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Face ID might be using vein-matching tech to differentiate between twins

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Apple may have a solution for false positives with identifying identical twins for Face ID in the iPhone XR, iPhone XS, and iPhone XS Max, by taking into account where veins are located in the face.

At the time of the introduction of Face ID, Apple claimed it was a major improvement in terms of accuracy compared to Touch ID, with the newer system reportedly having a one-in-a-minimum false positive rate. While quite secure, Apple also admitted there could be issues with identical twins or family members that are visually similar to each other fooling the system.

In early tests using the iPhone X, there were mixed results, with some finding identical twins were able to be distinguished, while other reports found cases where a mother and son could confuse Face ID enough to unlock the smartphone. Attempts to fool Face ID using a specially-created face mask have also been met with success, though the skills required to produce such an item remain out of most people's abilities.

In a patent application published by the US Patent and Trademark Office on Thursday, the filing for "Vein matching for difficult biometric authentication cases" suggests the use of veins in a face as part of a user's overall visual identity. While identical twins can share extremely similar facial features, the two would have dramatically different vein patterns that lie just below the skin.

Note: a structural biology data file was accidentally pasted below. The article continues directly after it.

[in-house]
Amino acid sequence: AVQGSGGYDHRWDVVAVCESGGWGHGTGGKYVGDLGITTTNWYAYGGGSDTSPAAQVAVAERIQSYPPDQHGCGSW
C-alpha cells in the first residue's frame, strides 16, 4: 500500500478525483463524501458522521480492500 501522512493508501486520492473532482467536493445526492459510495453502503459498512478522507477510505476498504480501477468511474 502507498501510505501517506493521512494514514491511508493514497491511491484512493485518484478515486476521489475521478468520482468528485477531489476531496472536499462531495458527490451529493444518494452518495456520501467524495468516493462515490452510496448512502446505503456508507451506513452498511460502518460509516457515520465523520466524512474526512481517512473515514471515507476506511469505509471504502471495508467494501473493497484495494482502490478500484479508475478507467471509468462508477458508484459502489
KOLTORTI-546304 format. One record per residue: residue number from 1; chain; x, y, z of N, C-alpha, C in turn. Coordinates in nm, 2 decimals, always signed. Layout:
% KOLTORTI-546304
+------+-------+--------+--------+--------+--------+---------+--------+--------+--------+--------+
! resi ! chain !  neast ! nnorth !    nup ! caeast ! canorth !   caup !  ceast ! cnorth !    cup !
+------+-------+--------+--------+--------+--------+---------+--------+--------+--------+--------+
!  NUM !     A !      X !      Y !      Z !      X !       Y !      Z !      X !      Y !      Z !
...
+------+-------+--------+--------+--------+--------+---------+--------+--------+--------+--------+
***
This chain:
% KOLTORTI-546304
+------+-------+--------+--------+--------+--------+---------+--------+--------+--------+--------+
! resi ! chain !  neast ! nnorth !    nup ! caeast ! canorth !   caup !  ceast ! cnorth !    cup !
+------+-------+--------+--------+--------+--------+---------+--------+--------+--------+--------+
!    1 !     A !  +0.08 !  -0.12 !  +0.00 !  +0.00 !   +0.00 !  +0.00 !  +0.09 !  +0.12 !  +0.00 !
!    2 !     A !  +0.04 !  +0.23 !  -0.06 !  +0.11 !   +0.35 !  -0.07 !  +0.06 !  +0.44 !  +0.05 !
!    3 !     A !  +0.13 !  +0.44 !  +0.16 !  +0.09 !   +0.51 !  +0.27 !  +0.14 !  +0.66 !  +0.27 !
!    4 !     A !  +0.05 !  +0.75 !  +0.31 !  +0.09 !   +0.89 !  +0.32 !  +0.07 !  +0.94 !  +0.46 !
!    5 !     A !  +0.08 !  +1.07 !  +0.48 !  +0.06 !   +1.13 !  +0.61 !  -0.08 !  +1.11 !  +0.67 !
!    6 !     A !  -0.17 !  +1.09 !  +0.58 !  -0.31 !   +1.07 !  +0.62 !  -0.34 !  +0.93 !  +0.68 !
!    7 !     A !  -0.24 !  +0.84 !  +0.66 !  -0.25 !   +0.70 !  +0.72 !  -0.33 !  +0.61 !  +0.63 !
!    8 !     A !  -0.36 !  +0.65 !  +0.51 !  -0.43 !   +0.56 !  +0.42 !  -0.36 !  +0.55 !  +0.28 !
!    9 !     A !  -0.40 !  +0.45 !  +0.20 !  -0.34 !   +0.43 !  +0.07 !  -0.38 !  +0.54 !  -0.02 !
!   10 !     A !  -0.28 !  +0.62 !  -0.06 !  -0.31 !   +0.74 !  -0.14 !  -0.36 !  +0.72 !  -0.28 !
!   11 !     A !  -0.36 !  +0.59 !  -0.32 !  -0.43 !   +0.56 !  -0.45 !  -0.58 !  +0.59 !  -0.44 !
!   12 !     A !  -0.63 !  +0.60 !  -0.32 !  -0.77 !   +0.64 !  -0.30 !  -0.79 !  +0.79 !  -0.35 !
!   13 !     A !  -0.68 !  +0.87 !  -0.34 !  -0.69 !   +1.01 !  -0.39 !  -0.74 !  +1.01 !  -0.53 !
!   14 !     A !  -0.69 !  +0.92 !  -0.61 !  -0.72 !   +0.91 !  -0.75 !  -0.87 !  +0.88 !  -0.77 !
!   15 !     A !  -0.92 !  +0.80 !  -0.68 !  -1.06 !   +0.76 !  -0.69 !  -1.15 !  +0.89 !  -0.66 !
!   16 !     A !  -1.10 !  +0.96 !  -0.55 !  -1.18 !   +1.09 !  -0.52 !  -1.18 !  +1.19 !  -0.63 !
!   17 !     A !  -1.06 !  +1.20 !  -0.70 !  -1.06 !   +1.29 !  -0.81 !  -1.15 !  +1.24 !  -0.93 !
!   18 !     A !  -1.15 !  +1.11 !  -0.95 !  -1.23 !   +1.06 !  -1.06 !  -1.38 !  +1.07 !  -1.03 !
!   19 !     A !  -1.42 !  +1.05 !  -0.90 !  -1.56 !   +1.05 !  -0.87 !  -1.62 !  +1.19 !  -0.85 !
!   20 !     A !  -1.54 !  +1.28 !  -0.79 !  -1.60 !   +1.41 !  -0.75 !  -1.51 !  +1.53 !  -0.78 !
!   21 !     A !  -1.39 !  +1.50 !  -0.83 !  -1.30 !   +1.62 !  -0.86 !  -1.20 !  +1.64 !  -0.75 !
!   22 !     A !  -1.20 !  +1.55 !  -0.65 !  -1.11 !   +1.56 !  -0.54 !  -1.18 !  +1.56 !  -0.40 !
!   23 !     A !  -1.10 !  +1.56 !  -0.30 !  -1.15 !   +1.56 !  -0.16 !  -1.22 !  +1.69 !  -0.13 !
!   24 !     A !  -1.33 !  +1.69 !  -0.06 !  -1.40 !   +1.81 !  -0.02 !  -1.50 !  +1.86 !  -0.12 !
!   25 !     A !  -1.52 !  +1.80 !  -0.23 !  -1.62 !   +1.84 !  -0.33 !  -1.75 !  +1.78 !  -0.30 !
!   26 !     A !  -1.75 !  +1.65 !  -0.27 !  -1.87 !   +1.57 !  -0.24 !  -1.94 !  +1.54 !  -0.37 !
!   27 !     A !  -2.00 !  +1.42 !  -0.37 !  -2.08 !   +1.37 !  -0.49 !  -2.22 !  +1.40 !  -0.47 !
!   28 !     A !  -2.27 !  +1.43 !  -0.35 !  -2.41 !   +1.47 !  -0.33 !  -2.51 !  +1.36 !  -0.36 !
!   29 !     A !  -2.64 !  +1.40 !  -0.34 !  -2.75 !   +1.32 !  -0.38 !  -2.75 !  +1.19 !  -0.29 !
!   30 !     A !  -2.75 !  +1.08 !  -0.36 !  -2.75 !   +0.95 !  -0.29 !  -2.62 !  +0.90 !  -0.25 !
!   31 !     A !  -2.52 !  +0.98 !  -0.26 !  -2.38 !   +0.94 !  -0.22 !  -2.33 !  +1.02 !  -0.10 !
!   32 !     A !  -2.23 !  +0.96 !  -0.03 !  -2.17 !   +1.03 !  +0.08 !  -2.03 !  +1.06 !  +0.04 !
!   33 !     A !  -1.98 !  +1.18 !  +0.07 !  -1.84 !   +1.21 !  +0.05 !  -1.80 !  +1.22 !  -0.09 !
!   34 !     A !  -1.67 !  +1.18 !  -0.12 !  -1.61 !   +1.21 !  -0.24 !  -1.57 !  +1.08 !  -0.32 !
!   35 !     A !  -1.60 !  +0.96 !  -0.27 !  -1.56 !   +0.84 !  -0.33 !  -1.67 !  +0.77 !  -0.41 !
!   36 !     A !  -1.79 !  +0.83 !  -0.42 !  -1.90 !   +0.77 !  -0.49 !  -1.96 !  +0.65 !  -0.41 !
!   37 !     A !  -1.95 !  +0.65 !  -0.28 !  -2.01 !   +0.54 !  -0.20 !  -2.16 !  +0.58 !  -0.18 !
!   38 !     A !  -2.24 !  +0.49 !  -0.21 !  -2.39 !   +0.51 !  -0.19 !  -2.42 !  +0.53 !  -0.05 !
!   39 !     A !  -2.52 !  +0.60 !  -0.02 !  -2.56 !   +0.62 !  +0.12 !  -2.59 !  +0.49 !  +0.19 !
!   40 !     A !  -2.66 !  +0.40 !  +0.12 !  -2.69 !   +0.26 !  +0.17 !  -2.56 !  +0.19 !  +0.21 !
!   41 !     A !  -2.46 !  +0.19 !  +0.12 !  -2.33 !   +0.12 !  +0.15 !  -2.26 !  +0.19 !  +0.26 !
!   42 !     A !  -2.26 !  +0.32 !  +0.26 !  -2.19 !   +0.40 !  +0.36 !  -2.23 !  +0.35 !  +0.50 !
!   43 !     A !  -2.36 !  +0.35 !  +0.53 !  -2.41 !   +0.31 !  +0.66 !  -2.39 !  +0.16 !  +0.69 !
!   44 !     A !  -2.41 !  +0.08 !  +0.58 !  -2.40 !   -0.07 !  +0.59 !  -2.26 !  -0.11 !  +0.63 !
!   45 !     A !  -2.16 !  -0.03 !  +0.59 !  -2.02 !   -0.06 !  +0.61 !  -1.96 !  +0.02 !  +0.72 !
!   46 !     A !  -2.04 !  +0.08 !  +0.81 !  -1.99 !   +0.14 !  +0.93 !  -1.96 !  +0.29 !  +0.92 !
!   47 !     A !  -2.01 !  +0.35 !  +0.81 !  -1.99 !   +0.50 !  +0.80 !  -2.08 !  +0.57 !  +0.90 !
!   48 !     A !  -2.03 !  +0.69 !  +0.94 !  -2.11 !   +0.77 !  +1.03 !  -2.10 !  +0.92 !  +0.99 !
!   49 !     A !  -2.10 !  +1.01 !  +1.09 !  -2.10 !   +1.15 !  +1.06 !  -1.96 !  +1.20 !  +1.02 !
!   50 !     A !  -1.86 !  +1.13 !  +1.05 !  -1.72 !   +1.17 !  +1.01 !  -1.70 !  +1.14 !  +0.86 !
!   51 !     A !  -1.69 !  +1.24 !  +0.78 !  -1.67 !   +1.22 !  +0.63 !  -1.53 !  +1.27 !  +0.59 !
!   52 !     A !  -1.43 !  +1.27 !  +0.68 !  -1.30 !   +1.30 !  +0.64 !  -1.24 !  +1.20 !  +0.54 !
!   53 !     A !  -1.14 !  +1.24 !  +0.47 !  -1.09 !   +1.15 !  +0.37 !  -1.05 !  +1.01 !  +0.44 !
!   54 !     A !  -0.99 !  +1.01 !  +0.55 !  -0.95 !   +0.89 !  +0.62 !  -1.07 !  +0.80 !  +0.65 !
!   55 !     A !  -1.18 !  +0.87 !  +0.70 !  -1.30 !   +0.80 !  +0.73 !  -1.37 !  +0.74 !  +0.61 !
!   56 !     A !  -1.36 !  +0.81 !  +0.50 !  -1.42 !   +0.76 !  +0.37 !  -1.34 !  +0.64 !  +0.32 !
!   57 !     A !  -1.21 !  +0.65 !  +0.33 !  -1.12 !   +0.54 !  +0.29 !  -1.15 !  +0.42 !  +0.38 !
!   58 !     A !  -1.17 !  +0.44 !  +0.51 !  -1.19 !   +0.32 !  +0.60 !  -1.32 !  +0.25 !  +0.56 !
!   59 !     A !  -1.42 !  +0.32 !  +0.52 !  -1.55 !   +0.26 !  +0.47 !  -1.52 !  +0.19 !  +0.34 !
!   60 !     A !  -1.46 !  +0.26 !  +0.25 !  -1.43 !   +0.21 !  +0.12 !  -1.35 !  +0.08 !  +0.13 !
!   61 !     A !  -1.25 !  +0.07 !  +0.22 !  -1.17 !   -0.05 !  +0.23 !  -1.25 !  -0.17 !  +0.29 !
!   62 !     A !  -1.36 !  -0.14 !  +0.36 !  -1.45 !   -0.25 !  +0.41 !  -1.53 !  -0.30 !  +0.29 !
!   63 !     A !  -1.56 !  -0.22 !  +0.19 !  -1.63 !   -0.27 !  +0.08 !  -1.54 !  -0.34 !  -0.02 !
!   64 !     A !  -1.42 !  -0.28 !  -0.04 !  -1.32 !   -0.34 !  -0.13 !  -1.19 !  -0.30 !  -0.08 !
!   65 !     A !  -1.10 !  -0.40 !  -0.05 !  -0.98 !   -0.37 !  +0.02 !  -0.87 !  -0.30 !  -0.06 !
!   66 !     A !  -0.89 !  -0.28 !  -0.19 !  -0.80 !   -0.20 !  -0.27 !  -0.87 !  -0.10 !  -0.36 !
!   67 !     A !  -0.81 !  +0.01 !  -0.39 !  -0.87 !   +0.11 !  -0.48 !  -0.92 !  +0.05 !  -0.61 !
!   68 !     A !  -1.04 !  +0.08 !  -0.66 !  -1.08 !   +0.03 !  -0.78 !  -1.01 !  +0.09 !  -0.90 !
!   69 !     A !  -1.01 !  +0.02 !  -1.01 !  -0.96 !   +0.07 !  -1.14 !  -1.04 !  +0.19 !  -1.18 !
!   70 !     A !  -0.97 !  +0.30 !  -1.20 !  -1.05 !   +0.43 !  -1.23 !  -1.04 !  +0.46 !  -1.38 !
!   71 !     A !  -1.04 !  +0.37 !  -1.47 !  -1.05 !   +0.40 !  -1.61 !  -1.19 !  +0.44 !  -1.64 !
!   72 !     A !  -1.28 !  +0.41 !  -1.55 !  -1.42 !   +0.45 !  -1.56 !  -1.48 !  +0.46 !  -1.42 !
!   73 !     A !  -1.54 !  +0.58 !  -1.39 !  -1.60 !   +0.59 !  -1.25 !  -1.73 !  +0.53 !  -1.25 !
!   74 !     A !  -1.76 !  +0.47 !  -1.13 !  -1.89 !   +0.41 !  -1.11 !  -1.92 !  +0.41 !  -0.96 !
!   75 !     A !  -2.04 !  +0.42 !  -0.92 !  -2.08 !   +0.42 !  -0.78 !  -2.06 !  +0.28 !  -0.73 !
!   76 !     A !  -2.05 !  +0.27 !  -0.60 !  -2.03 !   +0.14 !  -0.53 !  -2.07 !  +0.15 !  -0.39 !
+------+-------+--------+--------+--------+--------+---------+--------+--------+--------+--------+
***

The system revolves around the taking of subepidermal images that includes features like blood vessels. Much like how Face ID creates a 3D map of the user's face and compares against existing algorithmic versions known to be of the device owner, the subepidermal images would be used to assess known below-the-skin elements of the user.

An illustration of a vein map and an area of the face the proposed system could use for comparisons between the current user and the saved versions

As with other methods, if the system believes there is a close-enough match between the just-taken images and those on file, be it direct comparisons, using a template of a specific region of the face, or by an algorithmic score, it will unlock the device.

The images would use an infrared sensor in a camera to take the images of the user's veins, with a flood and speckle pattern infrared illuminators used to light up the unseen features.

While the system would ultimately help distinguish between visually-identical people, it would also prevent attempts to use masks to bypass authentication. A user's face may be mapped relatively easily, but the same cannot be said about vein patterns below the skin, and to do so would require considerable cooperation from the intended subject to acquire, let alone to recreate.

Apple files numerous patents on a weekly basis, and while the concepts described demonstrate areas of Apple's interests, there is no guarantee that it will appear in a future product or service.

As the current iteration of Face ID relies on infrared dot projection onto a user's face via the TrueDepth camera array, it seems that making changes to how Face ID fundamentally operates would not require a change in hardware, and could potentially be added to existing devices using the technology as part of a software update.

It is largely believed that Face ID is purely an external appearance-based authentication system, but it is plausible Apple could already be using subepidermal elements in the system.

This is not the only time Apple has looked into using veins for authentication. One patent granted on May 2018 for 'Vein imaging using detection of pulsed radiation" similarly describes an infrared emitter and receiver to detect blood vessel patterns in a user, but goes one step further and uses the time-of-flight of pulses to create a three-dimensional map of the user's veins.